How about this for writing, from James Salter’s The Hunters, his 1956 novel about fighter pilots in the Korean war. Cleve is an Air Force captain; he’s taking off on his first mission from his new posting.

Cleve dressed himself slowly to reduce the time he would have to spend standing around and taking little part in the talk. He was not fully at ease. It was still like being a guest at a family reunion, with all the unfamiliar references. He felt relieved when finally they rode out to their ships.

Then it was intoxicating. The smooth takeoff, and the free feeling of having the world drop away. Soon after leaving the ground, they were crossing patches of stratus that lay in the valleys as heavy and white as glaciers. North for the fifth time. It was still all adventure, as exciting as love, as frightening. Cleve rejoiced in it.

Salter goes from the ready room to flight inside a paragraph break. And how he describes it! His flying descriptions do become slightly more ‘technical’, in the sense of defining what is happening, when combat occurs, but he’s almost completely uninterested in the technical interactions of flying. He wants to show intent – what Cleve is doing, not what his plane is doing. (His plane, incidentally, is an F-86 Sabre, though it will only ever be referred to as a ‘ship’ throughout the novel, and the MiG-15s of the North Koreans will be reduced to nothing but ‘MIGs’.)

Beautiful; not quite ‘spare’, but stripped down to only that which is necessary to tell the story, about how a man feels in the air. The rest of the book is continuing to be as good.

  • "In The Wave in the Mind, one of Le Guin’s many collections of essays, she wrote, ‘All of us have to learn how to invent our lives, make them up, imagine them. We need to be taught these skills; we need guides to show us how. If we don’t, our lives get made up for us by other people.’ When I met Le Guin, I was in outer space, hovering in that darkness. Cast out from my homeworld, I spent my days orbiting a new world, afraid to land." This is great.
  • First and foremost, a Gross Recipe is an expression of you: of the uniquely briny, spicy, bland, mushy, crunchy things at the core of you, in concentrations that the average person would find actively off-putting. In cooking for others, we are always making compromises—in favor of decorum, preference, presentation, and hard-coded culinary norms that dictate what goes with what and in what quantity. A Gross Recipe throws all of that out of the window; it is one of few chances that any of us get—in a kitchen or elsewhere—to be who we truly are.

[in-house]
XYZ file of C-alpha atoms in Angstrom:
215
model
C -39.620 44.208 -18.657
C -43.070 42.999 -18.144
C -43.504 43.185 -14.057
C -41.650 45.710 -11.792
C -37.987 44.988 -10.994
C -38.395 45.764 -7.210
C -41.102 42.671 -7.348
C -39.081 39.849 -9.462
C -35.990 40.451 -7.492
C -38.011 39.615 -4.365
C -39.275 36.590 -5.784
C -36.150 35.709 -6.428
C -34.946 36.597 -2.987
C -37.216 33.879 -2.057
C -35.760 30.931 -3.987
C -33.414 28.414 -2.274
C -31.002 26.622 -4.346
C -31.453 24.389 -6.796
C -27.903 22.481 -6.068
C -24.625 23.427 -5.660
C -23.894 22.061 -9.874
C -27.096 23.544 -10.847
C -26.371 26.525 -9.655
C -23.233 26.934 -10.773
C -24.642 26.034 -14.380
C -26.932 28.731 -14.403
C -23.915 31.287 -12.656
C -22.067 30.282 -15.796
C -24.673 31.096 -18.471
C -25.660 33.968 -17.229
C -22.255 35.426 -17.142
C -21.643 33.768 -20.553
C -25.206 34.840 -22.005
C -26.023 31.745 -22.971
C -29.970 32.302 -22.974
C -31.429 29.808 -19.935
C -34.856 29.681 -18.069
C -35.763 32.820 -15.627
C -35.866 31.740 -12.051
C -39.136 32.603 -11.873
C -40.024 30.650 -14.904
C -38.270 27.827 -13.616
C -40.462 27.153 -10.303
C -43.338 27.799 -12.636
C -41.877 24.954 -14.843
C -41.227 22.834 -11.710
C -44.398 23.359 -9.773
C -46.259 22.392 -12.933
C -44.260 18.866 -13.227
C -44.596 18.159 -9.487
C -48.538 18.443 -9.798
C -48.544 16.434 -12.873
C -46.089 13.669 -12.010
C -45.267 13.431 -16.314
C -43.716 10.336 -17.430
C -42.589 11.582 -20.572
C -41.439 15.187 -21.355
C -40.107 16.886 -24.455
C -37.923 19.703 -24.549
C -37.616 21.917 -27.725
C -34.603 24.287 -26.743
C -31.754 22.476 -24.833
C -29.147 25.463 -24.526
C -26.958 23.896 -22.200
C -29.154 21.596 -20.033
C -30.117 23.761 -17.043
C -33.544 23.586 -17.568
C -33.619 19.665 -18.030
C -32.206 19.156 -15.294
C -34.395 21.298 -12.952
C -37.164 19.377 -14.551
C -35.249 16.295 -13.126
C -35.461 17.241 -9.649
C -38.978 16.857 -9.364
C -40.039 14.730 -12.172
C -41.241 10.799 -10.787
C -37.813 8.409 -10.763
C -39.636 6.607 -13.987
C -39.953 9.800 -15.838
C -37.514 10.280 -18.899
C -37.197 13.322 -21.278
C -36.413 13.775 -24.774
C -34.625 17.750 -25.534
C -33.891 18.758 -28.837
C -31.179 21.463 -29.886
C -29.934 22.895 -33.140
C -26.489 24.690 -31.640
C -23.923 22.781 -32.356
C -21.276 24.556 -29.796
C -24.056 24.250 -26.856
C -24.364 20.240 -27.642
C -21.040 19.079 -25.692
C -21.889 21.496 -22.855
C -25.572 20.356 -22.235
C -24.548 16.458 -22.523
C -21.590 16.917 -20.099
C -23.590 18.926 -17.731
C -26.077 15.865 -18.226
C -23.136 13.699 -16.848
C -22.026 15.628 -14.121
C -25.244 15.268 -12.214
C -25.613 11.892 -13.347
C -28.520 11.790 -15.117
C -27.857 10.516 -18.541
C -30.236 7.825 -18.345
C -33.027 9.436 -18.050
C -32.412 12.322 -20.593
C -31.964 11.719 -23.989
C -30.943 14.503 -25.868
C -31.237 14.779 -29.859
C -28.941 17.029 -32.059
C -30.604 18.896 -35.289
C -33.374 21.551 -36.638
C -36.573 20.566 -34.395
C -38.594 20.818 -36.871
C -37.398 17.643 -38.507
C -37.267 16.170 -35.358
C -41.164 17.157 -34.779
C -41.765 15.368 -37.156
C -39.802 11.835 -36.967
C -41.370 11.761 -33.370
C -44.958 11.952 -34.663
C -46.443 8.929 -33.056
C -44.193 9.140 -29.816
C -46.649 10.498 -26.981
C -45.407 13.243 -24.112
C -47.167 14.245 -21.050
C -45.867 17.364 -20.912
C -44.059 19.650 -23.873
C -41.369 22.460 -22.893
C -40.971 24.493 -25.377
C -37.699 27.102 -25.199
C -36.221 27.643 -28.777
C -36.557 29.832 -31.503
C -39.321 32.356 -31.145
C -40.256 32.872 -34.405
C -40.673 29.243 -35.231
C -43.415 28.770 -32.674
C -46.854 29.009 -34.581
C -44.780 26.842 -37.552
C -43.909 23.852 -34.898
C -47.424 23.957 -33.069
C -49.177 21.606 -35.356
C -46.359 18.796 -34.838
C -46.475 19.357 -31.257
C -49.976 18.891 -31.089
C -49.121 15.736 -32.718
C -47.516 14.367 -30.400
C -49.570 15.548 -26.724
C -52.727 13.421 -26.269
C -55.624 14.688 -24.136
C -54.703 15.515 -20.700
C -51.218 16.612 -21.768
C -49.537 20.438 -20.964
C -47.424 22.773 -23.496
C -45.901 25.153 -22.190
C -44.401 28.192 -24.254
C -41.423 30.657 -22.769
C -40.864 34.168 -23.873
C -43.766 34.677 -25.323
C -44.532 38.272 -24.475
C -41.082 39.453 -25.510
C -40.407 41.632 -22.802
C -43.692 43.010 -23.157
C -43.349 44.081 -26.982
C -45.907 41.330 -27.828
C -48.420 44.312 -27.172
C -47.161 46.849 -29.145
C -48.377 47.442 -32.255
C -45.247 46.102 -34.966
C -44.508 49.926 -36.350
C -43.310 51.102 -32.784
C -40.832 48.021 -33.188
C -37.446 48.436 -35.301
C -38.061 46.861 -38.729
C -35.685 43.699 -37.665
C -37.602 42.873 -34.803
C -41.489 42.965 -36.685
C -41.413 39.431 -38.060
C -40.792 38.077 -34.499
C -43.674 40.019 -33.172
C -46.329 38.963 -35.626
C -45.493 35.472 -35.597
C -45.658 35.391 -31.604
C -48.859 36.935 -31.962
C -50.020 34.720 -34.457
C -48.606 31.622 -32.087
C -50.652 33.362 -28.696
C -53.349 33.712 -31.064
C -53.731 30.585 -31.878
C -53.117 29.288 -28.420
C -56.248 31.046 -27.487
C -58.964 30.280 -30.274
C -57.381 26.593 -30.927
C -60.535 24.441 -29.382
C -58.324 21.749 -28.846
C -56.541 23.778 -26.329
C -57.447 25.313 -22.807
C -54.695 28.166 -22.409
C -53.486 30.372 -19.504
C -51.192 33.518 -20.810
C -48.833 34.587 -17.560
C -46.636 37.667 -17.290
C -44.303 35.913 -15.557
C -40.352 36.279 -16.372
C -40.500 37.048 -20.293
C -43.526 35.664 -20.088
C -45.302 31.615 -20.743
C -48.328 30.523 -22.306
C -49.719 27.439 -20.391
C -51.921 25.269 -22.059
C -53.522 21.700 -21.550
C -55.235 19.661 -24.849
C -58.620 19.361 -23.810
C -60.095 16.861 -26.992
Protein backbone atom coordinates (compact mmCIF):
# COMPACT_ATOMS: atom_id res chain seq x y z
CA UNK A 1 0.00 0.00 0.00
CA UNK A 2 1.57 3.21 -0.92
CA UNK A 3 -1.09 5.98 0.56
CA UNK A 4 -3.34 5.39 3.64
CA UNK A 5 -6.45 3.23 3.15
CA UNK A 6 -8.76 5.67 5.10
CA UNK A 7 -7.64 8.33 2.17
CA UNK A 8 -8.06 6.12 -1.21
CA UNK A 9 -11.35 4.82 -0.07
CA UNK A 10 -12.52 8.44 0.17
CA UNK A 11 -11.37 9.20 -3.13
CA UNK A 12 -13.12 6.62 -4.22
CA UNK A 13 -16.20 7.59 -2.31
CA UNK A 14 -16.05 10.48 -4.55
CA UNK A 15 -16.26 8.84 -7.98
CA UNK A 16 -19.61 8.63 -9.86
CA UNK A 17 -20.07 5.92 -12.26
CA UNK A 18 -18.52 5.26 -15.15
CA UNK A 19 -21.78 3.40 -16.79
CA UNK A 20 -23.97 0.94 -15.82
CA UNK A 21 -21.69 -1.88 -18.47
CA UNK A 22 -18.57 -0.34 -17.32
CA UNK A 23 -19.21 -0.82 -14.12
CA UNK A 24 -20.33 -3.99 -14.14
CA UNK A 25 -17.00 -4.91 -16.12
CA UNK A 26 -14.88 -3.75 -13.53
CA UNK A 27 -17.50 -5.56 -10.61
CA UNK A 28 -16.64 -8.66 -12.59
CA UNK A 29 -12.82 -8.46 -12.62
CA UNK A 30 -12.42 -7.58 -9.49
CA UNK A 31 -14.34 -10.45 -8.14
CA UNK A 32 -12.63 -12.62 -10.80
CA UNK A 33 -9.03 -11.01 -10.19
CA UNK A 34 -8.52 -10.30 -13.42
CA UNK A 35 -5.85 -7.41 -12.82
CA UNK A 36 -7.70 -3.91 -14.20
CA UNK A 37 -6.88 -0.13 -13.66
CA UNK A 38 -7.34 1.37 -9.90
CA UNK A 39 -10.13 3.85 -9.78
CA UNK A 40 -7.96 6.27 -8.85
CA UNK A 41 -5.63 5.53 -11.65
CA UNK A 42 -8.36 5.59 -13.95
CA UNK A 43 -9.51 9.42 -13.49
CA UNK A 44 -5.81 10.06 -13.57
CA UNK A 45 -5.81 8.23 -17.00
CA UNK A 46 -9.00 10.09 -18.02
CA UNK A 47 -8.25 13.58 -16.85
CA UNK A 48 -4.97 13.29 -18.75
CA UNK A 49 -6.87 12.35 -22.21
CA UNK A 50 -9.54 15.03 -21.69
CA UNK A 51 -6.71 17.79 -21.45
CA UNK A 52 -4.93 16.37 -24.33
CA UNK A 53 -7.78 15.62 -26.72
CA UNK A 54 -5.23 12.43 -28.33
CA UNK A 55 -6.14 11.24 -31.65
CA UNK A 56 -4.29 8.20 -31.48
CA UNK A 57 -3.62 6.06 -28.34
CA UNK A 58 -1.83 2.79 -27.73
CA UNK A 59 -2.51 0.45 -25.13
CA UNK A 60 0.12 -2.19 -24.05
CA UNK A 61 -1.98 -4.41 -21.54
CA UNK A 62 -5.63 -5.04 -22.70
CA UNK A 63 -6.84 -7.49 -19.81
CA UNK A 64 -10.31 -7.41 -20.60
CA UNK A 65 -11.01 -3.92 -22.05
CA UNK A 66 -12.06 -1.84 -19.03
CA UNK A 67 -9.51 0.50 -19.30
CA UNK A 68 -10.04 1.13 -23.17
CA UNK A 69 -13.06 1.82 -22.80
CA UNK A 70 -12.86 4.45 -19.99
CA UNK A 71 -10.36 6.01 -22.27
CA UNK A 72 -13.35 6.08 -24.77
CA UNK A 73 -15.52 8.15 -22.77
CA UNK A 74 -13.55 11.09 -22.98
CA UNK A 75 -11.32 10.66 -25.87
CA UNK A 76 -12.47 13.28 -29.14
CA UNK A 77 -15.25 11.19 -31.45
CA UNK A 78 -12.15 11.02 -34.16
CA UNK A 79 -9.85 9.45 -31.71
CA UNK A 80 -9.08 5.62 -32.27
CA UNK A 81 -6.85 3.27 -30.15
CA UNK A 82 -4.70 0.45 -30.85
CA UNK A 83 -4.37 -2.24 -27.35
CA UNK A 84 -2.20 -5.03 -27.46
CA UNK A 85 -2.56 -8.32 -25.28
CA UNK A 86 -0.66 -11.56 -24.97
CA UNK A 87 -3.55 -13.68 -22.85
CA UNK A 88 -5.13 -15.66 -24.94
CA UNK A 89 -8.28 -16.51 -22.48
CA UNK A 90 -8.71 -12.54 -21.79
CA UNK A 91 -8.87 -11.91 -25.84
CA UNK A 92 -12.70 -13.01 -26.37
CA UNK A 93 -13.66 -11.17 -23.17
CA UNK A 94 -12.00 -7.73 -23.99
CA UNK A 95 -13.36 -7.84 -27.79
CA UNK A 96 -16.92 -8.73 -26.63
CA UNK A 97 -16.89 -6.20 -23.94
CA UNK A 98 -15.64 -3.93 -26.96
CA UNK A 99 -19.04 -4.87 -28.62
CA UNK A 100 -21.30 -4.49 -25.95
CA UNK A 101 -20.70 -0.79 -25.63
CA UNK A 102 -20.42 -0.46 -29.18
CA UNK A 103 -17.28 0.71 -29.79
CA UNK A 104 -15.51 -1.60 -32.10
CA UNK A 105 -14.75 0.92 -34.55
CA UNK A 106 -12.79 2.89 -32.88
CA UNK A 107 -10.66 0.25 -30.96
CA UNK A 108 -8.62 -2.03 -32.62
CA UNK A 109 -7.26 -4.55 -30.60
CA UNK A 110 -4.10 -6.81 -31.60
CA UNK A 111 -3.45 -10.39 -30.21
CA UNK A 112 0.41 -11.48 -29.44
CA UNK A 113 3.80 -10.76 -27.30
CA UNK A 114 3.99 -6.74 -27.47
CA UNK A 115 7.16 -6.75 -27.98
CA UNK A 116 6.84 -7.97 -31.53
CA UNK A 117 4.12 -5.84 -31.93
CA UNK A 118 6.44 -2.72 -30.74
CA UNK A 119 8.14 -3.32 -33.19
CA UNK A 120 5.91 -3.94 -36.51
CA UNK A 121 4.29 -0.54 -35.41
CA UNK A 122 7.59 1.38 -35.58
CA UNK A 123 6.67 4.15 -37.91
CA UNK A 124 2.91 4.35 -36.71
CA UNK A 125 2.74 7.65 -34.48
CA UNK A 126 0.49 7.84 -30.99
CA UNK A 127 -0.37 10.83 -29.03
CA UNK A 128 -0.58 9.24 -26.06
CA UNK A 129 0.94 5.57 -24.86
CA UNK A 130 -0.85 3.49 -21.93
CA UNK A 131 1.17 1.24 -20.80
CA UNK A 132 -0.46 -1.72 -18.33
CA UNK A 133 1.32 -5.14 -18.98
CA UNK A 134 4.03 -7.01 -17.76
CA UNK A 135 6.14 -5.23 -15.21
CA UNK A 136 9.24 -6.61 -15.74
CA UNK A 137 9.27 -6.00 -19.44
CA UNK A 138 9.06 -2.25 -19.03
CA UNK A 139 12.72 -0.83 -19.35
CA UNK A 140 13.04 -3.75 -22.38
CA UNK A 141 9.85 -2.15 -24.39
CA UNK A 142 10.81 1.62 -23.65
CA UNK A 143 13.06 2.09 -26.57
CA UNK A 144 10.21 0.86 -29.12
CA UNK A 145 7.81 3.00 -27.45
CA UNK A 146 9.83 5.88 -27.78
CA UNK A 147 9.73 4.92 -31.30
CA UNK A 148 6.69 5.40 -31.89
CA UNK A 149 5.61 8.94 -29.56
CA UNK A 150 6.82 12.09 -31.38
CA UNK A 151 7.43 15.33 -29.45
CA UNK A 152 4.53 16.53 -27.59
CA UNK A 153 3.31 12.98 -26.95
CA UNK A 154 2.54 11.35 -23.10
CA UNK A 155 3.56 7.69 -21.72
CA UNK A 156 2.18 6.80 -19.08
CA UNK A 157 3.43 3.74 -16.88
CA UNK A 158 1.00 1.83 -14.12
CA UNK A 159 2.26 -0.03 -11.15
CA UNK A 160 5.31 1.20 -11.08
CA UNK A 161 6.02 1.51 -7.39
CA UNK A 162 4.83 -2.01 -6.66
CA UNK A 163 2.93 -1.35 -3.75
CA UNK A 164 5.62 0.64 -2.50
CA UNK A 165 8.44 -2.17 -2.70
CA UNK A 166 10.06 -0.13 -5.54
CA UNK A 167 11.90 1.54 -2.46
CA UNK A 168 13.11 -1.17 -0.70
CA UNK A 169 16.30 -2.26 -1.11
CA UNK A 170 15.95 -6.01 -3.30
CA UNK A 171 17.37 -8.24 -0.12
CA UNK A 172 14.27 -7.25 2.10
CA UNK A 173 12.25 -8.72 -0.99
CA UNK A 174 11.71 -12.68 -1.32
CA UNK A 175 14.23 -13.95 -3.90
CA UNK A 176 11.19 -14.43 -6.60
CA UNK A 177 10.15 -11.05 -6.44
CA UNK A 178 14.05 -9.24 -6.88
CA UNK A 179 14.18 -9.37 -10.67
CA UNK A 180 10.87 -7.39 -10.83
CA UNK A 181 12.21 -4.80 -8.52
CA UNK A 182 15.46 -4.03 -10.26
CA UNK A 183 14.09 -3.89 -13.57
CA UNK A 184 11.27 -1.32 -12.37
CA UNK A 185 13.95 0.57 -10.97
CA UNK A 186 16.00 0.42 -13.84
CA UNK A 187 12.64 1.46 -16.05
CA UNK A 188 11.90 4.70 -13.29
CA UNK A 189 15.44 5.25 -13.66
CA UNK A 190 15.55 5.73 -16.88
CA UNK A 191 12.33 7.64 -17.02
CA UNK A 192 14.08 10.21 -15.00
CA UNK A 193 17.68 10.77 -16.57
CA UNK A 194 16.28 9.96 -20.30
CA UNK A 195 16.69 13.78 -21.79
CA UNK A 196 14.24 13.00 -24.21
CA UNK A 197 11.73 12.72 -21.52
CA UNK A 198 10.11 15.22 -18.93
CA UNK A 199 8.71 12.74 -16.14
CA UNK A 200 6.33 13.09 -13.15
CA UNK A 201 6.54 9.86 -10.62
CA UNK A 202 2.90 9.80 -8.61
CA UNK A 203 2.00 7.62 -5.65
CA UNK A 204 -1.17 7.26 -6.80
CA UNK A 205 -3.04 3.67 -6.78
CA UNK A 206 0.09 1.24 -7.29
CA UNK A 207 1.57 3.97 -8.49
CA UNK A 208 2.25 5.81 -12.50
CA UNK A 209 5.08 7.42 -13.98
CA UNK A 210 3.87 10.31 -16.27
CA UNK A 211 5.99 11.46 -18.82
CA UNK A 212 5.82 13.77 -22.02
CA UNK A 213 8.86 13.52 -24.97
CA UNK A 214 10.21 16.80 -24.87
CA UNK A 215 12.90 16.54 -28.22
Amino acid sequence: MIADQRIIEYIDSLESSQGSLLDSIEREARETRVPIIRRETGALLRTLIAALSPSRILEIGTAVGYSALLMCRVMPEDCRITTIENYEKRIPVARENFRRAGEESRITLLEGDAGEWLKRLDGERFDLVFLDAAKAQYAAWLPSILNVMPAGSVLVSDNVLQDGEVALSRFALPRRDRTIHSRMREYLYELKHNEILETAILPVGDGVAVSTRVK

• "Silly as it sounds, not being able to figure this out made dad feel more distant. I had thought of us as like minds, and it made the loss easier to accept. His brain wasn’t entirely gone, I still have a partial version of it in my own head. But either this gadget did nothing intelligent at all, which couldn’t be true, or he and I thought so differently that even with unlimited tries, I couldn’t deduce how his interface was ever supposed to work. It was an upsetting thought."

    Tom Francis on time, memory, PIDs and parental inventions.

  • "Let’s say the computers I was working with had been powerful enough for me to do my experiments in real time. I’m not at all sure that I would have made the discovery! Because the condition under which I was working, on a time-share machine, a few seconds of sound might take me nearly two hours. So the time it took, perhaps specifically the time between experiments, I had to think. These were discrete times: I would generate a sample of a sound that was 20 Hz, with a modulating frequency of 20 Hz and a deviation of 100 Hz. Then I would wait. Then I would listen. Then I would increase to another. If I’d had continuous control, I think I probably would have missed it. I could have let the carrier sweep through frequencies that were way too high, and I would have missed the points where they converged to harmonic spectra. That being the case, the fact that I had to sit and wait and think, and listen, and then think about what I heard, “what will be the next step?” greatly enhanced my ability in realizing the discovery." John Chowning on how not having realtime feedback was an asset, rather than a problem.
  • "This course is an advanced seminar in the anthropology of attention. What makes the
    anthropology of attention different from other ways of studying attention (e.g.
    psychology) is that we study it as a social and cultural phenomenon: attention is not just a matter of individual minds selecting objects from environments. Rather, attention is collectively organized and valued. We learn how to pay attention and what to pay
    attention to from other people; other people make technological and media systems to
    intentionally organize collective attention. We learn to value certain kinds of attention
    (e.g. intense focus on work, mindfulness, or multi-tasking) and to criticize others (e.g.
    absent-mindedness, distraction, intense focus on entertainment) in cultural contexts. So, while we will be experimenting with our own attentions throughout this course, we will remember that our attentions are not really our own. No one pays attention alone." This paper sounds brilliant.